An Empanada to Beat

2010.Feb.17 Wednesday · 4 comments

in Restaurants

“Ambivalence dominates the Argentines’ self-identity. Depending on the political climate of the times and the dominant ideological orientations, residents of this country oscillate between an identity stressing commonalities with other Latin-American nations; a shared history of four centuries of Spanish rule; and an identity highlighting the uniqueness of this nation, an alleged Europeanized cosmopolitan national culture. Some regional cultural traditions are quite distinct. In the northwest the influence of Pre-Columbian Andean indigenous traditions is very strong while in the northeast (mainly in Corrientes and south of Misiones province) the Guaraní indigenous influence is apparent in speech styles, music, food, local customs, and beliefs.”

– from Culture of Argentina, by Carmen Alicia Ferradás

Following my walk along Pueyrredón, detailed in my last post, I was, not suprisingly, hungry. Nothing along my walk had grabbed my attention, and while I was close to one of my favorite little casual Argentine places, La Perlita, I wanted to try something new. A few blocks of wandering about at random and I encountered Ñande Lája, Tucumán 2202, a place advertising “our customs” cuisine, which turns out to be the restaurant’s name in the Guaranín language. (The internet is a wonderful thing for searching out such information, no?)

Nande Laja

It’s a typical, casual, corner café looking sort of place, with reasonably friendly and relatively inattentive waitstaff. I decided on a couple of local classics, some empanadas, which, of course, I ordered the carne picante, expecting little more than a few red pepper flakes or green onion bits; and, a milanesa a caballo, a weiner schnitzel with a fried egg on top.

Nande Laja - empanadas

I was more than pleasantly surprised to find that the empanada was more than just that – in particular the spice, it had actual chopped fresh chilies in it! In fact, though I wasn’t overly enamored of the crust, which was a little saltine-ish, the filling may be the best carne picante I’ve had to date in BA.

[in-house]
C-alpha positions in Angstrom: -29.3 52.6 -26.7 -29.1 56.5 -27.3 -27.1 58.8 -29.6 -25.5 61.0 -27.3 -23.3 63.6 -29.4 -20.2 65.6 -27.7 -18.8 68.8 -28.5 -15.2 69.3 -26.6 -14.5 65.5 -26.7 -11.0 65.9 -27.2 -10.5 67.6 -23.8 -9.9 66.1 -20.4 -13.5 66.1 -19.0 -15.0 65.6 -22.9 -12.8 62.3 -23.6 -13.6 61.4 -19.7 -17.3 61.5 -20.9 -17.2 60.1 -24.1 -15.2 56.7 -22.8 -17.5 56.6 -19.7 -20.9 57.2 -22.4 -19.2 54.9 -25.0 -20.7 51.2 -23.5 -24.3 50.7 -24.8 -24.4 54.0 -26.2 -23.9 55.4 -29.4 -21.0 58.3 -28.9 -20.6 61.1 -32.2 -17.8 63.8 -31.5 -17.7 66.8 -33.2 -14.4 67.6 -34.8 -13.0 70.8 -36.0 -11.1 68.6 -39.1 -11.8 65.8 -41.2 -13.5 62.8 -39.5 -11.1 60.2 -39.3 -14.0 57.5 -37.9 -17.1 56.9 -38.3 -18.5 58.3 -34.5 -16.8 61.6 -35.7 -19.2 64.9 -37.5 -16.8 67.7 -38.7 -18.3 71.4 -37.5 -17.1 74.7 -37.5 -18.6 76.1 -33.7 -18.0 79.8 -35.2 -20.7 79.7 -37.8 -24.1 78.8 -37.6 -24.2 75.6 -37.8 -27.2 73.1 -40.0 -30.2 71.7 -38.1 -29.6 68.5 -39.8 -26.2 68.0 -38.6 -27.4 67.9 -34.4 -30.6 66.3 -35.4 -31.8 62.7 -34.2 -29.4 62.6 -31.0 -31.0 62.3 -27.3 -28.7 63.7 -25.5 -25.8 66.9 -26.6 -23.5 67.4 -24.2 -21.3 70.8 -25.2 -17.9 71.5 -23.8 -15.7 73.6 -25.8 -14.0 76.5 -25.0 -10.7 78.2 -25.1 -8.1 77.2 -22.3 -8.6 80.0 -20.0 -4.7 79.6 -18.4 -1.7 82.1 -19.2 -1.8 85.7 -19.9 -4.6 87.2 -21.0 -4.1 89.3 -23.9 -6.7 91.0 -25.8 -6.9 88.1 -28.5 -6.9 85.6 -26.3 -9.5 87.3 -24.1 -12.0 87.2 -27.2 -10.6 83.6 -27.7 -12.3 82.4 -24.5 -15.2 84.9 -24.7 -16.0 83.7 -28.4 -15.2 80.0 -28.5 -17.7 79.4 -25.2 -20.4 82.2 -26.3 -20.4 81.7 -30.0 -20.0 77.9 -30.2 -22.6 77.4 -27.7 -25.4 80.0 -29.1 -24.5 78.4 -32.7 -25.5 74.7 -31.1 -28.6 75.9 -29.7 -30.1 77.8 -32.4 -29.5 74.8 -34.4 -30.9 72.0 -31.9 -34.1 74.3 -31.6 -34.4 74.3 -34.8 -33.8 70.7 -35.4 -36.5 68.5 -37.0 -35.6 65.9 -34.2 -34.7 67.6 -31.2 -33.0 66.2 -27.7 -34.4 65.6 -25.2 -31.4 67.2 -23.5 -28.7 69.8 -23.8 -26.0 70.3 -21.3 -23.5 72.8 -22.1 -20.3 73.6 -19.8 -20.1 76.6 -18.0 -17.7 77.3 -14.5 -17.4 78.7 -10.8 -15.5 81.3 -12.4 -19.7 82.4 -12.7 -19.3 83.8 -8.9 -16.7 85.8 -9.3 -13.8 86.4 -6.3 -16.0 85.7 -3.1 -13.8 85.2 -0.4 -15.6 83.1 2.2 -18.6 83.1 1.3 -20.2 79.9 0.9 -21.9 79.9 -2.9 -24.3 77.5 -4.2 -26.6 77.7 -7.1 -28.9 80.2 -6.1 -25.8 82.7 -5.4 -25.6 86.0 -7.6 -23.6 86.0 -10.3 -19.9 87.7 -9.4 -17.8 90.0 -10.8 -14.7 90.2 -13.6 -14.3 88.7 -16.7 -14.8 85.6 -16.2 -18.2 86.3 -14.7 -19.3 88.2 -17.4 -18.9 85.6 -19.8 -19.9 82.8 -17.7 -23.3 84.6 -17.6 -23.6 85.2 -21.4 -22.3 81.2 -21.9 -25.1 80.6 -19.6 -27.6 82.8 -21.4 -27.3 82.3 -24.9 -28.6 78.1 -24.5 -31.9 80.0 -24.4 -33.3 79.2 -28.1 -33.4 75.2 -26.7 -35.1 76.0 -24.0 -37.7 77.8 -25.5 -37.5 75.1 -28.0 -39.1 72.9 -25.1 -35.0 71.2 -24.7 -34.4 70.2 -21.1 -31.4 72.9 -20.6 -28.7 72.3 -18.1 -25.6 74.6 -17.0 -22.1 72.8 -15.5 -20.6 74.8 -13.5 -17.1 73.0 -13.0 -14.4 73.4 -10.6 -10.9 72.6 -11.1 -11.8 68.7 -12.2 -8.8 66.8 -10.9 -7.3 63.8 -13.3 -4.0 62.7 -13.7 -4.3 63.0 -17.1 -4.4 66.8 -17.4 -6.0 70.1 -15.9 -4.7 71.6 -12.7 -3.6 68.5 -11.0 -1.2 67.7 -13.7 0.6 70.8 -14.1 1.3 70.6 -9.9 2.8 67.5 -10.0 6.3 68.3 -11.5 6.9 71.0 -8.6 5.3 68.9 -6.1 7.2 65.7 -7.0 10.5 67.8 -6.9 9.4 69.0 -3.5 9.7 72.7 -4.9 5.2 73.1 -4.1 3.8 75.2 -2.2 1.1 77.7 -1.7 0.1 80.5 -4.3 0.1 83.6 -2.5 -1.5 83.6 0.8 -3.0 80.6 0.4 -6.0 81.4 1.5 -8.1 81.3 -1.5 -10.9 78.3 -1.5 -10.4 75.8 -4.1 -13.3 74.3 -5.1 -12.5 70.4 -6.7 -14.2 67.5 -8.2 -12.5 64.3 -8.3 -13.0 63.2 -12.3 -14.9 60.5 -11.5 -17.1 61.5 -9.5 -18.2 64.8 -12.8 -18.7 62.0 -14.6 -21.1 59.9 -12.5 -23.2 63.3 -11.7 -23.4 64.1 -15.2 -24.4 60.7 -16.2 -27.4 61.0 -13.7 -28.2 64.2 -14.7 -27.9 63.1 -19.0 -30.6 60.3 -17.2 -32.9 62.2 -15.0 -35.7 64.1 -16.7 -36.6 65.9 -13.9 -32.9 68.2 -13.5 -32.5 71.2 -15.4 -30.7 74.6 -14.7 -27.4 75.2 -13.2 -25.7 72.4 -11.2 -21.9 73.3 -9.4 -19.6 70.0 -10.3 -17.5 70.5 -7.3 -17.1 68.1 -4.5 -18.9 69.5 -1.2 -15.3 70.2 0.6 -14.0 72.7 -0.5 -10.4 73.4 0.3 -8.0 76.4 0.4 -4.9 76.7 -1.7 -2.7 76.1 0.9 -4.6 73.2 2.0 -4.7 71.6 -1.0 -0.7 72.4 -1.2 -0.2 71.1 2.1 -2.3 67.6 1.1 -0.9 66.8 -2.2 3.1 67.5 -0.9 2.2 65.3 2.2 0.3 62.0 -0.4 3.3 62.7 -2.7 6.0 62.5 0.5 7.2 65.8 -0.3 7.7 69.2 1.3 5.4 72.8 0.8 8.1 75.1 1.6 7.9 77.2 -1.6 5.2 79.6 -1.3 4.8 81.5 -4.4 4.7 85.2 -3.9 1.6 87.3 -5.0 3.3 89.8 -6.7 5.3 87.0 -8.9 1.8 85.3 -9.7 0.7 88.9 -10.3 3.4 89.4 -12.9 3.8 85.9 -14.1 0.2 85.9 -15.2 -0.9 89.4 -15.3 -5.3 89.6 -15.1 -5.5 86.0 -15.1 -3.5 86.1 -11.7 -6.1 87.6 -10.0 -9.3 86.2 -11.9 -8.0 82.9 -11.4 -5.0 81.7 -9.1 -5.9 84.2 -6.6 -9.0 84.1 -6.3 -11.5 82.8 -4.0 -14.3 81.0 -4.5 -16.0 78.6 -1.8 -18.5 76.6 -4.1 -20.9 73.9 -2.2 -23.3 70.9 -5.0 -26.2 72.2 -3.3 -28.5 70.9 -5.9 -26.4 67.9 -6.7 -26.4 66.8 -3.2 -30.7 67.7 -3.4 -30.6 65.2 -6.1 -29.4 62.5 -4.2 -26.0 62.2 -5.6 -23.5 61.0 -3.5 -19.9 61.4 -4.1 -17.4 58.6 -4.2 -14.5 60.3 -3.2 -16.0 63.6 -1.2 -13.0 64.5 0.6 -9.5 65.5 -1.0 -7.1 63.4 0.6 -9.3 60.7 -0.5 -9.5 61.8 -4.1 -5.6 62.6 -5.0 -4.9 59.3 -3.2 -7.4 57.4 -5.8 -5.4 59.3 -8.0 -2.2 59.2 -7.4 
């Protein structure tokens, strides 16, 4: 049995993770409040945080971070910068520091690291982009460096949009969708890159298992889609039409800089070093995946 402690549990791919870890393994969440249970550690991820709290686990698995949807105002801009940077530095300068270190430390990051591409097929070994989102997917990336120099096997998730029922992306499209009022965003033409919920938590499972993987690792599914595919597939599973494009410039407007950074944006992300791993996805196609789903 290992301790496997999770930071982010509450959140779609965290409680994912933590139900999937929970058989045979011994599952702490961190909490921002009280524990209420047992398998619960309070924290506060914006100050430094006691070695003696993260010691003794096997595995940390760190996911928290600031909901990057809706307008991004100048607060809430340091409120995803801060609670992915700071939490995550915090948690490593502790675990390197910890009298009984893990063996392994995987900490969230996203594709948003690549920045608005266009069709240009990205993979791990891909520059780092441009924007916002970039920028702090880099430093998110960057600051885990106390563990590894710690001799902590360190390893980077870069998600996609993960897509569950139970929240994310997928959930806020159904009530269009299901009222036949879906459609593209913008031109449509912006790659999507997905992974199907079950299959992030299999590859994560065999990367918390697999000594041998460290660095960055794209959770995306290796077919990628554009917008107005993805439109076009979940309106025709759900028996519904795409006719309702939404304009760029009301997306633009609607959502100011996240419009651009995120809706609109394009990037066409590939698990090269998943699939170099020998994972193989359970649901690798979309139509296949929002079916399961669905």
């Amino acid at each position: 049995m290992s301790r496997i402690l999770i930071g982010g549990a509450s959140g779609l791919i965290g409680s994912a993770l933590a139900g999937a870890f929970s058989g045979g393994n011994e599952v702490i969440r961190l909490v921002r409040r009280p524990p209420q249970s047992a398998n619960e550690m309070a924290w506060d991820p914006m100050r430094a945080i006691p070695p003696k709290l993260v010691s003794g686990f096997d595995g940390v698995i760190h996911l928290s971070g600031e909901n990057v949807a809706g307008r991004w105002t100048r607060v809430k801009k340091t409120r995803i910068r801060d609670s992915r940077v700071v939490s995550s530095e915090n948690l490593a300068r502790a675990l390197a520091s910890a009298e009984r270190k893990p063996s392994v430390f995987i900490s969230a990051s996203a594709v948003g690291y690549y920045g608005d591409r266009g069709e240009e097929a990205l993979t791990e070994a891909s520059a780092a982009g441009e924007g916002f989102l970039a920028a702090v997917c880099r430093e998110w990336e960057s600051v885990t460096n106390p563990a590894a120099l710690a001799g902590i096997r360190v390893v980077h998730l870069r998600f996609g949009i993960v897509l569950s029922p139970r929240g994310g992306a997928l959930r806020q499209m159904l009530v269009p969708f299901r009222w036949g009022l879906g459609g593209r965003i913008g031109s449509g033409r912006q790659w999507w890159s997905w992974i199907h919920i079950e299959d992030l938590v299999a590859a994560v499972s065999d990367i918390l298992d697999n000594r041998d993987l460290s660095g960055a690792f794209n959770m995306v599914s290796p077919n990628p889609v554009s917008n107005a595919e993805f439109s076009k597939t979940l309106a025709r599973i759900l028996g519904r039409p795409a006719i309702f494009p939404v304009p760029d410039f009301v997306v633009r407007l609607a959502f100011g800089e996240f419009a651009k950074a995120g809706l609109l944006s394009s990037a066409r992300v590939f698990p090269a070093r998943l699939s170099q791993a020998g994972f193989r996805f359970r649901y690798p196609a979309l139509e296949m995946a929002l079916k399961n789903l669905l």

Nande Laja - milanesa a caballo

The main course fared less well. A slice of steak pounded hair-thin and therefore way overcooked and at least slightly tough. The fried eggs atop, two of them, also overcooked, and the guarnición of mashed potato that ought to normally be a simple dollop on the side, a bowl that must have contained two full potatoes, and nearly refrigerator cold, except around the edges, like someone had just take a bowl out of the fridge and tossed it in the oven for a few minutes.

It’s a cute place, cheap (2 empanadas, the milanesa with potatoes, and two waters just over 30 pesos) I’d go back for a couple of those empanadas again, but something different for the main course.

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{ 3 comments… read them below or add one }

Paz February 17, 2010 at 10:07

I’d love a bite or two or more of the empanada. 😉

BTW, I made the chocolate cupcakes from the link you’d provided (I used a different frosting, though.) . Following you, I doubled the cayenne pepper. heh heh heh! Loved it! 😉

Thanks for the link.

Paz

Scott February 28, 2010 at 16:28

I live right down the street, this was a favorite spot for beers but not much else. Everything is over cooked and over priced and the management could afford to smile every now and then. Not a pleasant experience.

dan February 28, 2010 at 18:25

The only staff person I dealt with was my waitress who, while in typical fashion wasn’t around much, was friendly when present. There was another woman behind the counter who seemed to be happy, she wasn’t frowning or anything. Given that I’ve only tried the empanada and the milanesa, I can’t judge the rest of the food, but the empanada filling was great. So, perhaps a couple of those and a beer and you’re all set!

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